Syphilis is a bacterial infection that infects the dick, throat or ass, and then spreads to different parts of the body through the bloodstream. If left untreated, it can cause damage to the nerves, bones, skin, eyes, and brain.

Symptoms can take up to 90 days to show (if at all), and it's very easy to contract and spread without realising. 

We are currently experiencing an outbreak of syphilis in Aotearoa, so it's more important than ever to test regularly via a blood test from a doctor.

Find out more info about syphilis below - the more you're informed, the less likely it is to crash your party!


NB: The following information only applies for symptomatic cases – however many cases do not present with any symptoms.

Syphilis has four main stages of infection: Pre-symptom, Primary, Secondary, and Latent (non-infectious).


Syphilis symptoms can take up to 90 days to appear - if at all - so it may have made itself at home without you even realising it.


If symptoms do present, a sore (also known as a chancre) will form where the bacteria enters the body – on the dick (often under the foreskin), front-hole, balls, mouth or ass. It’s usually painless, but in some cases it can cause discomfort, and there may be more than one. Sores usually clear up on their own after three to six weeks and are followed by symptoms of the secondary stage syphilis.


There are many symptoms that can be present in the secondary stage of syphilis. One of the most common is a rash on the body that often includes the palms of the hands and soles of the feet. The rash is not usually itchy. Other possible symptoms include: headaches, hair loss, fevers, and swollen lymph glands.


If left untreated, syphilis remains in the body and stops being infectious to sexual partners after about two years. During this stage, syphilis often does not have any visible symptoms, but it may begin to damage the body’s internal organs, which may include the brain, nerves, eyes, heart, liver, heart, bones, joints, and blood vessels. In some people this damage may not show up for many years. Damage to the internal organs can occur after ten to twenty-five years and may be serious enough to cause death.


How can you get it?

You can get it from fucking or getting fucked, oral sex (giving or receiving), ass play, or through direct skin-to-skin contact with sores or rashes on your dick, ass, mouth, lips or skin.


How do you know if you have it?

Symptoms may be mild, and many people do not experience any symptoms at all. The best way to find out if you’ve contracted syphilis is to get a blood test. Remember that symptoms may be mild and not noticeable during the early stages of the infection, and during the latent stage of syphilis you won’t experience any symptoms at all.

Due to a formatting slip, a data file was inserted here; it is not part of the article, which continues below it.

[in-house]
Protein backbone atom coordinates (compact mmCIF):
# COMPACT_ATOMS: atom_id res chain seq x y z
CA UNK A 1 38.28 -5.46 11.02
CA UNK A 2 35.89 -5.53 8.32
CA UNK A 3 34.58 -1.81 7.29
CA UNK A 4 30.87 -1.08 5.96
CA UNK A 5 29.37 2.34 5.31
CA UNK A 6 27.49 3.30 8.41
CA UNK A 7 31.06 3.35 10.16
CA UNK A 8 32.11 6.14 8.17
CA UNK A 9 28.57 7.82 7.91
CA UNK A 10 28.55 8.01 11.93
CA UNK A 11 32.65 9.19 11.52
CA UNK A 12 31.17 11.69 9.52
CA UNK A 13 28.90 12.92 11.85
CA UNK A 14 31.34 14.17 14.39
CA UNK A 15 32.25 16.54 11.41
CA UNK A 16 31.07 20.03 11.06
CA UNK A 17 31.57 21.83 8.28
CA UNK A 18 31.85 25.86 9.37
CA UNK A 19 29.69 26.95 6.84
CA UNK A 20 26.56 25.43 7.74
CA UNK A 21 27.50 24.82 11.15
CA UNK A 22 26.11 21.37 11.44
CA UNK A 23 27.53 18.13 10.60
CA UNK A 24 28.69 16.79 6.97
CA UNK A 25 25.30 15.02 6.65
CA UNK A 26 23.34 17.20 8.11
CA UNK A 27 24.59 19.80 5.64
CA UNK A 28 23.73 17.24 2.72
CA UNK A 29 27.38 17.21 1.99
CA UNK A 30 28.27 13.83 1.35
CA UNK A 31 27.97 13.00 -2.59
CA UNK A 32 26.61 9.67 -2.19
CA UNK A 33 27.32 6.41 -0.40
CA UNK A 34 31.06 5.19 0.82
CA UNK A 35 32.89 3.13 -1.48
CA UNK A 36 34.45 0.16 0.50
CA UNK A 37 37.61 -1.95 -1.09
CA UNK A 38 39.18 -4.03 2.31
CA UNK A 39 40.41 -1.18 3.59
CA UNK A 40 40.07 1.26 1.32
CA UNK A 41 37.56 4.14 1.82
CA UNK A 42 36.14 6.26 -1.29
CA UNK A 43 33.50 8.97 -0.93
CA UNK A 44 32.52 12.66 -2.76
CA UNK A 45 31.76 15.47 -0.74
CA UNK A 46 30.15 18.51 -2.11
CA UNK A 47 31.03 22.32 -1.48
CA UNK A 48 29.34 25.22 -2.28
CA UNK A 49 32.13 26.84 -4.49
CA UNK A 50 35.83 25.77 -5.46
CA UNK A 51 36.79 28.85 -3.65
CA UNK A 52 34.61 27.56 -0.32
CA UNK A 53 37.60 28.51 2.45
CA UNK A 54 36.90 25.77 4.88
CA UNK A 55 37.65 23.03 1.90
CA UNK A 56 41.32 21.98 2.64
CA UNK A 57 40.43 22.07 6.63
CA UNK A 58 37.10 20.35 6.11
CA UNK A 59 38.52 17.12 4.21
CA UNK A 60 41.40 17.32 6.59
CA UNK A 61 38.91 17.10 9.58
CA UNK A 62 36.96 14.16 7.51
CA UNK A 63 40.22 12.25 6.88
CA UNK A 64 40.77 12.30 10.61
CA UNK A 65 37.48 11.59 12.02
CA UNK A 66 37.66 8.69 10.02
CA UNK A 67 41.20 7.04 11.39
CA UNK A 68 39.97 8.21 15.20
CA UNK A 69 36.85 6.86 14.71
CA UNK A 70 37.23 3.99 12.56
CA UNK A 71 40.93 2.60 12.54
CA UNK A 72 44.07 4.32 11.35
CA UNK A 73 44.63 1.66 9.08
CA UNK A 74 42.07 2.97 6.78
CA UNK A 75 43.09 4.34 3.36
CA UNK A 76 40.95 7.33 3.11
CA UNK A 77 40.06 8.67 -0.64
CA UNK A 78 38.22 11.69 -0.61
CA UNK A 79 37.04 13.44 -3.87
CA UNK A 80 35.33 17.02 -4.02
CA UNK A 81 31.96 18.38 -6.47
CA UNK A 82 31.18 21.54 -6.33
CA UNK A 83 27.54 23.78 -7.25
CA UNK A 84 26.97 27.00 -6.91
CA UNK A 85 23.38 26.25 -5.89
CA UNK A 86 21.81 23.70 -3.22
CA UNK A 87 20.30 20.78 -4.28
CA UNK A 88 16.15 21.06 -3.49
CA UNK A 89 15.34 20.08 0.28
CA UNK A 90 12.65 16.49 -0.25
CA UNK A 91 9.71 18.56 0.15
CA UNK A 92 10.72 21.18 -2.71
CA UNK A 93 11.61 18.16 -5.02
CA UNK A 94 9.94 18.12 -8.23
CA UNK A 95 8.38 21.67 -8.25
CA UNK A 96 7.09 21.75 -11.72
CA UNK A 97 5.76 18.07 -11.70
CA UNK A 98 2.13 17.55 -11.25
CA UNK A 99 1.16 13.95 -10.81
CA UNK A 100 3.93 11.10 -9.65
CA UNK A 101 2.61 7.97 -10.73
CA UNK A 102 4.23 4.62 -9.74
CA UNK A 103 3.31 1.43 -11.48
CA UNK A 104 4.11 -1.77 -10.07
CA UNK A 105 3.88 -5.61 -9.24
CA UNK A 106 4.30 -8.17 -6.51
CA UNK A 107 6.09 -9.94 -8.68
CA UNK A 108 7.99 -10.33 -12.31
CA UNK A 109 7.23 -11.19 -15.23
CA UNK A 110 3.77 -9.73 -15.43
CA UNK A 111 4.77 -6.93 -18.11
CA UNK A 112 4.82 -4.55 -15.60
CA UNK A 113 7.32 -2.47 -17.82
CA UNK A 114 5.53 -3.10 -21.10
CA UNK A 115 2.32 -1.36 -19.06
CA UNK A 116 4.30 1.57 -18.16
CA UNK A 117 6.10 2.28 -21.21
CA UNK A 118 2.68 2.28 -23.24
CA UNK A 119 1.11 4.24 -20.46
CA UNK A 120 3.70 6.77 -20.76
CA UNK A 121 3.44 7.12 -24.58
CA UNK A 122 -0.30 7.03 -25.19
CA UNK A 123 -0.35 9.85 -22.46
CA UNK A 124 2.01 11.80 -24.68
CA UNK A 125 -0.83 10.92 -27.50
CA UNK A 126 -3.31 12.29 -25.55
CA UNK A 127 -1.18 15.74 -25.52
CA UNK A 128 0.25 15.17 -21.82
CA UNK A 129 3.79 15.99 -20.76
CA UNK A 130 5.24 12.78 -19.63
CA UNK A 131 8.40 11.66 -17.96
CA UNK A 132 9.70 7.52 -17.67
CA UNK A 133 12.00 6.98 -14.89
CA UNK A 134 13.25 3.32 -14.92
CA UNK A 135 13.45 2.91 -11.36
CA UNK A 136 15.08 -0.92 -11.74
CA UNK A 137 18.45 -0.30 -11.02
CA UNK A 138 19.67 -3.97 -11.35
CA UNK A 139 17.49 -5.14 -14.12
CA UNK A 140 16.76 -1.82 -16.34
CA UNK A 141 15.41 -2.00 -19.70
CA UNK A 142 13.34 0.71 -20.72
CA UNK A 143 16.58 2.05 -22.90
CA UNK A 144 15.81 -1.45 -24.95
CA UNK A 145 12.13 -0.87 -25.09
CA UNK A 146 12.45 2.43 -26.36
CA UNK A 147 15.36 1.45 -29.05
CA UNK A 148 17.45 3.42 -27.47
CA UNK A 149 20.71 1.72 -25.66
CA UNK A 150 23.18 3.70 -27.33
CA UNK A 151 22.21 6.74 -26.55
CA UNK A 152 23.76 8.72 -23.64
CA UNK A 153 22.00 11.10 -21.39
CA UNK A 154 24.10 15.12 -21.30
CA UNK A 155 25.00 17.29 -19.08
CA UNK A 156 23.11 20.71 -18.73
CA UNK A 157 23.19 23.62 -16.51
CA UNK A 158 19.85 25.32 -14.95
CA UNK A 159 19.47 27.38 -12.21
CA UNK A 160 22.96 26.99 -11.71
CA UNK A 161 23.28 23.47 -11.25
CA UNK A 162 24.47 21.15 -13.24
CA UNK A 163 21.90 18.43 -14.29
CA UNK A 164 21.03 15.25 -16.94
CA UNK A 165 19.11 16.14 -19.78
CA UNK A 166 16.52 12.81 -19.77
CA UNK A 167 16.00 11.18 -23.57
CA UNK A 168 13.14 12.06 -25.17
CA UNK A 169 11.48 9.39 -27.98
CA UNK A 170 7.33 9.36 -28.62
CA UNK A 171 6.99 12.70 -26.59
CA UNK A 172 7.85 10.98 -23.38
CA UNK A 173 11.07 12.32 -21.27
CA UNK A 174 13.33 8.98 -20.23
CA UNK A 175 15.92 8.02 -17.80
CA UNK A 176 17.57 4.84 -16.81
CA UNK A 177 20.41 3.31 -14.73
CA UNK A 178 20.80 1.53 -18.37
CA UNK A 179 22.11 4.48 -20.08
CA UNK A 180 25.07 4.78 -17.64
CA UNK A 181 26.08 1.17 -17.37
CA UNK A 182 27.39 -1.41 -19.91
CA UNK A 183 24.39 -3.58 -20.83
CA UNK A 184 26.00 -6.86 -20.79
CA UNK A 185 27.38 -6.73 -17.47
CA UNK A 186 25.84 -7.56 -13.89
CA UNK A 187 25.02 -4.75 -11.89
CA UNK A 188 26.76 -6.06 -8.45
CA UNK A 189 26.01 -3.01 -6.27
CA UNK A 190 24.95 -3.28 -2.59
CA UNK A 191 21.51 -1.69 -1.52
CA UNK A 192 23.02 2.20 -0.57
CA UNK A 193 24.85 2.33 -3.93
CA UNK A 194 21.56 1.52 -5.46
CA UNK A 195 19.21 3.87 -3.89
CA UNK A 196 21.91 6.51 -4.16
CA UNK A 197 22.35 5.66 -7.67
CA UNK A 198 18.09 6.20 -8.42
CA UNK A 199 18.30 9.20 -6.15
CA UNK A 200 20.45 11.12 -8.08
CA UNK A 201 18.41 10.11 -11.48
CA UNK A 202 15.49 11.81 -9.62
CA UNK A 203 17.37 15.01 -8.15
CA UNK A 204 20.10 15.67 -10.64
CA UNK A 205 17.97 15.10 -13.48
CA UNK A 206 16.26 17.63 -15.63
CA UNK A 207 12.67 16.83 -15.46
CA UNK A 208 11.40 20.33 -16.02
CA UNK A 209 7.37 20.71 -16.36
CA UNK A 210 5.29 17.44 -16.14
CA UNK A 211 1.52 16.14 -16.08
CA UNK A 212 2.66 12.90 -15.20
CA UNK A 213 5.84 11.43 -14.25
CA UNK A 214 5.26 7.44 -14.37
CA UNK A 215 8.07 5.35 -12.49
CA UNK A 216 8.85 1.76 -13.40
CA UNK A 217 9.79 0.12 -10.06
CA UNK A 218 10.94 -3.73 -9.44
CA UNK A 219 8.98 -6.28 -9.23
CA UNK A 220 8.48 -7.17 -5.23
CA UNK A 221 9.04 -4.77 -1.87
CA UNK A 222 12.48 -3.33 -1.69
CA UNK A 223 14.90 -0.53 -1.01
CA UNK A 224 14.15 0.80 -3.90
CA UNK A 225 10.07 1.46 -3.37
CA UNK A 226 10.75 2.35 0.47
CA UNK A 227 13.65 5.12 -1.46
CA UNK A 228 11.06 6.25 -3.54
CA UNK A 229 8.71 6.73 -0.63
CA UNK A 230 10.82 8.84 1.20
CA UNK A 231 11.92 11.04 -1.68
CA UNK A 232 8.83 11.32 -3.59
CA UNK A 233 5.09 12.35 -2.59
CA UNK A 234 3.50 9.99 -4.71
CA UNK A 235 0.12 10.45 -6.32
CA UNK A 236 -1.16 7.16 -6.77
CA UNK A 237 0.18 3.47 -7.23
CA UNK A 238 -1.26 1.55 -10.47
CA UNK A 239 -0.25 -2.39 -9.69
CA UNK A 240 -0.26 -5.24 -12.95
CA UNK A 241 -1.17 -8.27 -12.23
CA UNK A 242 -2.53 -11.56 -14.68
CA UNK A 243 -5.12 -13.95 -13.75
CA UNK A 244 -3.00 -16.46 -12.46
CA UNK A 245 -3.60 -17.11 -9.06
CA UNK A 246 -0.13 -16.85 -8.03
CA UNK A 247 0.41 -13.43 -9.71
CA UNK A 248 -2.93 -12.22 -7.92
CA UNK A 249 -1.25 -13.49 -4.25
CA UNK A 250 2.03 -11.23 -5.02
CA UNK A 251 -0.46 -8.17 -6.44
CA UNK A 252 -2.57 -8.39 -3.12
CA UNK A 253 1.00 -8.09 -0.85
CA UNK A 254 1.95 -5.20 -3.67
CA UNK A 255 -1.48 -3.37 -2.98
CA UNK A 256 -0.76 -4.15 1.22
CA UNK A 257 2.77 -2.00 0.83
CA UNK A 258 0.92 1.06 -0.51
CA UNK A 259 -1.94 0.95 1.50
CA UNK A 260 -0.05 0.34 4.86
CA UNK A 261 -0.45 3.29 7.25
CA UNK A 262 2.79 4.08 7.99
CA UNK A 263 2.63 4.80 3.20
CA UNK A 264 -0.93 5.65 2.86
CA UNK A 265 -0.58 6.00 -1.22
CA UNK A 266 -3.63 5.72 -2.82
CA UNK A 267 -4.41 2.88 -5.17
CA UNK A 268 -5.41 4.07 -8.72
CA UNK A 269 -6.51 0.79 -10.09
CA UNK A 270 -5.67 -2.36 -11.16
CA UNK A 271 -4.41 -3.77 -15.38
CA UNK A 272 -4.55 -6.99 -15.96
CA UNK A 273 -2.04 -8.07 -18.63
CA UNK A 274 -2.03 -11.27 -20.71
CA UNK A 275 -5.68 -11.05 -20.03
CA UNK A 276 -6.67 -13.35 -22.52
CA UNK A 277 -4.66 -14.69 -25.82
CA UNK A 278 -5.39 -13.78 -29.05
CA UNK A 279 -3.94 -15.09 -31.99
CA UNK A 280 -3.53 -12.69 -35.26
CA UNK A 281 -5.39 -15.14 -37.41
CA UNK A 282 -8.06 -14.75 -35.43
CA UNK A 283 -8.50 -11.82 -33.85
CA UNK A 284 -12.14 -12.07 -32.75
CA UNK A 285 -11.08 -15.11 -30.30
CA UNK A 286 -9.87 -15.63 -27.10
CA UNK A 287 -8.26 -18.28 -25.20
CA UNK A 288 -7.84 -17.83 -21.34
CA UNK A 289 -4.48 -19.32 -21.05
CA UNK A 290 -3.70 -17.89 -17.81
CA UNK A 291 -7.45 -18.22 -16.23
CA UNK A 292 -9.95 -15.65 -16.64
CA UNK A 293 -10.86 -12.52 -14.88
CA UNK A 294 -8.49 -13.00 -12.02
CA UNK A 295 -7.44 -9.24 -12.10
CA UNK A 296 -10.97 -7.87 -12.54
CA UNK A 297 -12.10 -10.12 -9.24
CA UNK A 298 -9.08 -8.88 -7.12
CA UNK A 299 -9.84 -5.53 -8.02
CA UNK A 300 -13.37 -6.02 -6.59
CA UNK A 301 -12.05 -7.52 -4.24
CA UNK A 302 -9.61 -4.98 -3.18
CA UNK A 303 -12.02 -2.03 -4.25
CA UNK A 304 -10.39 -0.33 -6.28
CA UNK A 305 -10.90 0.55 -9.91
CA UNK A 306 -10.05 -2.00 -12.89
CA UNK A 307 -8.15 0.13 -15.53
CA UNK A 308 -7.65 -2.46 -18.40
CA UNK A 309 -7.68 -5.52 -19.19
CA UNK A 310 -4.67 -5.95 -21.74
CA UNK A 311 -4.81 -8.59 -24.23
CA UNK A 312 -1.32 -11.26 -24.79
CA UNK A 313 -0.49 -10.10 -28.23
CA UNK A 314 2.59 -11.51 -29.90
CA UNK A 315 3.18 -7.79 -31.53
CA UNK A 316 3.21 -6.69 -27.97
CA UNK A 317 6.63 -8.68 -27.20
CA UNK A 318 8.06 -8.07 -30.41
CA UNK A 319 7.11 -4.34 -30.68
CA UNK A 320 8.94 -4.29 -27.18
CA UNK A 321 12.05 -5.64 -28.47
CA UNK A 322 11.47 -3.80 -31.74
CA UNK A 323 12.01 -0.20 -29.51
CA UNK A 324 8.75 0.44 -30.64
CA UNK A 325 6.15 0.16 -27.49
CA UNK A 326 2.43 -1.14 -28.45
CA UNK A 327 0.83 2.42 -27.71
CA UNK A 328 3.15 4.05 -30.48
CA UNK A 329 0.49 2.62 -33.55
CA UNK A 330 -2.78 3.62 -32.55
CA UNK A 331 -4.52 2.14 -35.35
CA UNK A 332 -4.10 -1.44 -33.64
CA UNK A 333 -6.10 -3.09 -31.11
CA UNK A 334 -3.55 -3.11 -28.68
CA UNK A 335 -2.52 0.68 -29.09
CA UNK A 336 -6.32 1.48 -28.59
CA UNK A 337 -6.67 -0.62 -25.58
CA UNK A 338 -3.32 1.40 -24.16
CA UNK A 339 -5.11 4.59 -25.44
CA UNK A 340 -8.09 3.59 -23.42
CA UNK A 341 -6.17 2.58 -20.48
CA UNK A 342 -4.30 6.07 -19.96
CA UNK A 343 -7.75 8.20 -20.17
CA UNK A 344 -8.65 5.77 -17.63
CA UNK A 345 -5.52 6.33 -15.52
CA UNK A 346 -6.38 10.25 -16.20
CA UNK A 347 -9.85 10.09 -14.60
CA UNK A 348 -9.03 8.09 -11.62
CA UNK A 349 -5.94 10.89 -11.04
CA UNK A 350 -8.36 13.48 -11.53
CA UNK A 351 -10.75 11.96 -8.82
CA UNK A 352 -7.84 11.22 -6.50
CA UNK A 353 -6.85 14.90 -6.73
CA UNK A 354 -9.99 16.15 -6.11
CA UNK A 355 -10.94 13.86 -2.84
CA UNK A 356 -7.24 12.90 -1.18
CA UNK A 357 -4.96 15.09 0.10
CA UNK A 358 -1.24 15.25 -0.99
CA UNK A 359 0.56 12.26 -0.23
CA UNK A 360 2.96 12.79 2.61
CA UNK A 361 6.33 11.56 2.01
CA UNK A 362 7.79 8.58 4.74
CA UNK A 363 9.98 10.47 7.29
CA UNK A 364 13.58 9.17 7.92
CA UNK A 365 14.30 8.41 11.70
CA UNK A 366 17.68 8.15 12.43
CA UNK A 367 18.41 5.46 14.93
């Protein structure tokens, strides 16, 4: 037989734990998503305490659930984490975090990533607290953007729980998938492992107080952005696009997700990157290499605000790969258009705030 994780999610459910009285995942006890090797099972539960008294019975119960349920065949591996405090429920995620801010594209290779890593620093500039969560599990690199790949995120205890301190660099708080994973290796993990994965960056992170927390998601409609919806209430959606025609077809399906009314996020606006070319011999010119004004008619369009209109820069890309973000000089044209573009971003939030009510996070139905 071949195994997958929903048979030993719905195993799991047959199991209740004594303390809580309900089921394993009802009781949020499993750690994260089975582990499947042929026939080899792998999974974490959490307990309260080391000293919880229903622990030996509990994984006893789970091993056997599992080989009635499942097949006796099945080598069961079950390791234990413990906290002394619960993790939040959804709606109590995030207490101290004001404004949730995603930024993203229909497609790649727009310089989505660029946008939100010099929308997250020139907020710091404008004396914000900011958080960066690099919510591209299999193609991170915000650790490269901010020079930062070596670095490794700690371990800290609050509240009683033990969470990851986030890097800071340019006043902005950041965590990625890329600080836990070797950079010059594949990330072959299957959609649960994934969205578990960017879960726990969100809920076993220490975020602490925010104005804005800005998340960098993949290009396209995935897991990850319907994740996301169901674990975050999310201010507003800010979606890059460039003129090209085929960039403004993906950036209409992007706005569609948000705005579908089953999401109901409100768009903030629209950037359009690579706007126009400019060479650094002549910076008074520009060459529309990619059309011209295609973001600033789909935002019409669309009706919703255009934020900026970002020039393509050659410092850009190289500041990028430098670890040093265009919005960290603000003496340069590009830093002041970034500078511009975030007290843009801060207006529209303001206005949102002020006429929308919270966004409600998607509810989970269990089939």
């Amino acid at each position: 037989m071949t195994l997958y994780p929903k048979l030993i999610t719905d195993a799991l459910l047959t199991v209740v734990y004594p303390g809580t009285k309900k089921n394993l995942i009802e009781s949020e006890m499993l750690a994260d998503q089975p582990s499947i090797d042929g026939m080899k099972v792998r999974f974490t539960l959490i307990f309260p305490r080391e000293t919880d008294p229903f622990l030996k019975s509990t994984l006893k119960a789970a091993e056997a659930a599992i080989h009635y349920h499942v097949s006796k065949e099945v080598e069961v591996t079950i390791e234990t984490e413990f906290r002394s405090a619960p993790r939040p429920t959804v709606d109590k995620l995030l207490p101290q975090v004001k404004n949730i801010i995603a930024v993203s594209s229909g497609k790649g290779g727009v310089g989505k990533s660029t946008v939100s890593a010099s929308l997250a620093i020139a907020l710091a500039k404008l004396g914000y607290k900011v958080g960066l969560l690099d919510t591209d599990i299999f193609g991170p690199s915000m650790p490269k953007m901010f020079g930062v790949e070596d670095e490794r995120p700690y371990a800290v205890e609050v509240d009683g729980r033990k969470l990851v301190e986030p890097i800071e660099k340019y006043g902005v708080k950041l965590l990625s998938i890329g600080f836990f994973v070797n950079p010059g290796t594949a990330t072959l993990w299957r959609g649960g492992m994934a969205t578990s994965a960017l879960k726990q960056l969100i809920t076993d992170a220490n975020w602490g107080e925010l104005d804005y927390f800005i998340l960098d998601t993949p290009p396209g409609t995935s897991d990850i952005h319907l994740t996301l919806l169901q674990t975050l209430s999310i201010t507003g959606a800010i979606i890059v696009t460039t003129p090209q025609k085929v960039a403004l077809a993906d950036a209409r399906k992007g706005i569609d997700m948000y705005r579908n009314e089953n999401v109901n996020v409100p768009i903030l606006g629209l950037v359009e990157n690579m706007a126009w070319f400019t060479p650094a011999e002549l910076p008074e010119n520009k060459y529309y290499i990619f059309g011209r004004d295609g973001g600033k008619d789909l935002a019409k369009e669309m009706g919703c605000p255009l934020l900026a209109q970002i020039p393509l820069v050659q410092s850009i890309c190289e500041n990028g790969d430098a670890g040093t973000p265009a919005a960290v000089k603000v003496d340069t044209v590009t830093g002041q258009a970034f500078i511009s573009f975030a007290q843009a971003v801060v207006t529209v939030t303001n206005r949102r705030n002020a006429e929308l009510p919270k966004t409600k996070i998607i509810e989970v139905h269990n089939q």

Rapid / finger-prick tests can also pick up syphilis, however it is currently unclear how accurate this is, and there is chance that these tests can pick up previous inflections that have since been treated. For this reason, getting a blood test via your GP or doctor is the best way to know whether or not you have syphilis.

3 people taking a photo at a party with the Syphilis character


Syphilis is typically treated with injections of antibiotics. The duration of treatment depends on the stage of the infection and ranges from between one day and three weeks. Treatment is often provided if you have had contact with someone who has had syphilis to prevent it from developing in you.


What if I'm living with HIV?

Syphilis may be harder to detect and harder to treat in people with HIV. It is a serious infection that can be mistaken for other infections found in people living with HIV. While the symptoms of syphilis are usually similar, some people living with HIV can develop severe organ and nerve damage much more rapidly than HIV negative people. For some, syphilis can decrease the CD4 count. This can cause damage to the immune system as well as increase the viral load.



Avoid contact with any sores or rashes and use condoms with lube, as this will provide the best protection. Remember, there is still a risk of infection in areas not covered by the condom.

People in the bath with the syphilis character

Notifying your sexual partner(s)

If left untreated, syphilis can be a serious illness. Therefore, it’s very important to let your partners know if you think you have come into contact with syphilis, or if you test positive (as with any STI) - including your current partners and any other partners you've had since your last test.

It may be an awkward conversation, but it could prevent syphilis from damaging their bodies and coming back around to you again. Since you can acquire syphilis more than once, getting as many people treated as possible reduces your chance of getting reinfected.

If you're also having sex with women, syphilis can be highly dangerous for unborn babies. There have been several infant deaths due to syphilis in Aotearoa in recent years.

Pro tip: If you’re nervous about telling someone you have an STI, we have a handy tool to help!


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